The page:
Psoriatic arthritis

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Psoriatic arthritis is one type of juvenile idiopathic arthritis. Learn about the symptoms and possible complications of this condition.

Key points

  • Psoriasis is a scaly, red rash, usually on the scalp, behind the ears, on the eyelids, elbows, knees, buttocks, or inside the belly button.
  • Psoriatic arthritis affects 3% to 10% of children with JIA.
  • It can be mild or it can be severe and last into adulthood.

Psoriasis is a skin disease. It is a scaly, red rash, usually on the scalp, behind the ears, on the eyelids, elbows, knees, or buttocks, or inside the belly button. Some people with psoriasis may also have pits or ridges in their fingernails. Children or teenagers with psoriasis may also have arthritis. This is called psoriatic arthritis. Sometimes the psoriasis starts before the arthritis, but sometimes the arthritis begins before the psoriasis. A family history of psoriasis is an important clue to the correct diagnosis.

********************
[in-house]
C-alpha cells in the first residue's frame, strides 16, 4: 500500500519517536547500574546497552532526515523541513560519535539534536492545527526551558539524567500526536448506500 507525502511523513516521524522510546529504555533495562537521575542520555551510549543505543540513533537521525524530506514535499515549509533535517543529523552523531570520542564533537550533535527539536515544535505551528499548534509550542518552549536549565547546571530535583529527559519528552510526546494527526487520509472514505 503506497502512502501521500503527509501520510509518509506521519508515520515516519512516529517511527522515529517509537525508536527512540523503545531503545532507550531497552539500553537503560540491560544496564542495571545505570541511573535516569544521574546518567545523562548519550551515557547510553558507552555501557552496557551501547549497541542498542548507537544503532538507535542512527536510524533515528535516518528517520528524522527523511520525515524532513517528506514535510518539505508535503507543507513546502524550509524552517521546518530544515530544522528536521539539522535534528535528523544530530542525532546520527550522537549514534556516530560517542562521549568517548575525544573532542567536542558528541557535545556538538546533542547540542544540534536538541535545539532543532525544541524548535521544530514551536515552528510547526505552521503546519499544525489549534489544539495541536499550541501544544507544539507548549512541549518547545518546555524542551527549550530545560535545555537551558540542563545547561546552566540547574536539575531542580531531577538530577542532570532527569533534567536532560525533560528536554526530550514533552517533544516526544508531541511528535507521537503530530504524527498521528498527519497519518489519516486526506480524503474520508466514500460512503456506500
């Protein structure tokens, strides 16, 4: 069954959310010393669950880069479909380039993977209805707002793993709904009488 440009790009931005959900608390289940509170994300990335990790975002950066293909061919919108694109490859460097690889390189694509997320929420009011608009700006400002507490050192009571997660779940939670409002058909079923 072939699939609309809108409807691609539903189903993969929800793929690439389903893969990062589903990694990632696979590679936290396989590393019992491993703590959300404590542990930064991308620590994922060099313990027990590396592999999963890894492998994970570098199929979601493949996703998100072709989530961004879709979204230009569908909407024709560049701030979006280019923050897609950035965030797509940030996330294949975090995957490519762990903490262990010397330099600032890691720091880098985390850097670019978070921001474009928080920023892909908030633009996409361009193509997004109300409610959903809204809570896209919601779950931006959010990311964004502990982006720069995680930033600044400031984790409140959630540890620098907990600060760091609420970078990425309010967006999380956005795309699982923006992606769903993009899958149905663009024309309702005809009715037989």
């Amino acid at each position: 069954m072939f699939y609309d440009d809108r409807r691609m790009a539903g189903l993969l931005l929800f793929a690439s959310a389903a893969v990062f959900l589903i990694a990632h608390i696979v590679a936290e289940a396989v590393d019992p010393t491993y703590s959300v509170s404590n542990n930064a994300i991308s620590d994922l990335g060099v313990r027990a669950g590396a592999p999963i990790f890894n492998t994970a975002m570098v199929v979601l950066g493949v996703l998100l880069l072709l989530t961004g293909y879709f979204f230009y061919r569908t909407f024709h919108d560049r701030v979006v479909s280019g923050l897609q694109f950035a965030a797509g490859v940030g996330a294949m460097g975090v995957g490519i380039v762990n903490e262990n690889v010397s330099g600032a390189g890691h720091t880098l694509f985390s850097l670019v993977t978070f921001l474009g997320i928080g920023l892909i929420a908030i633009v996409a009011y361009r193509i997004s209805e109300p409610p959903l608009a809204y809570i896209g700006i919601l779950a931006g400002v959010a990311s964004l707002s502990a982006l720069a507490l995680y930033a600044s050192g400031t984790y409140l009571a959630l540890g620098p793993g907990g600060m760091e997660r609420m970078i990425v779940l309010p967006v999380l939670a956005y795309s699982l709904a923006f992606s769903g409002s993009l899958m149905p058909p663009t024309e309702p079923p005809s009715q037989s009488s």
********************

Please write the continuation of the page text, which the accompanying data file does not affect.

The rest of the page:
Psoriatic arthritis Identification of finger, hip and toe joints and illustrations of psoriatic rash, nail splitting and dactylitis
Psoriatic arthritis affects both males and females equally. It is characterized by nail pitting, swollen fingers or toes, soreness in any joint, and red scaly rash.

Quick facts about psoriatic JIA

Here are a few more things you should know about psoriatic JIA:

  • It occurs in 3% to 10% of young people who have JIA.
  • It can occur at any age.
  • It affects both boys and girls equally.
  • It can affect a few or many joints.
  • It may involve the hips or back, similar to enthesitis-related arthritis.
  • When the tendons of the fingers or toes become swollen or inflamed, they may look like sausages. This is called dactylitis.
  • There is a moderate risk of eye disease, called uveitis.

Some children and teenagers have relatively mild psoriatic arthritis. Others have a more severe disease that can last into adulthood.

Last updated: January 31st 2017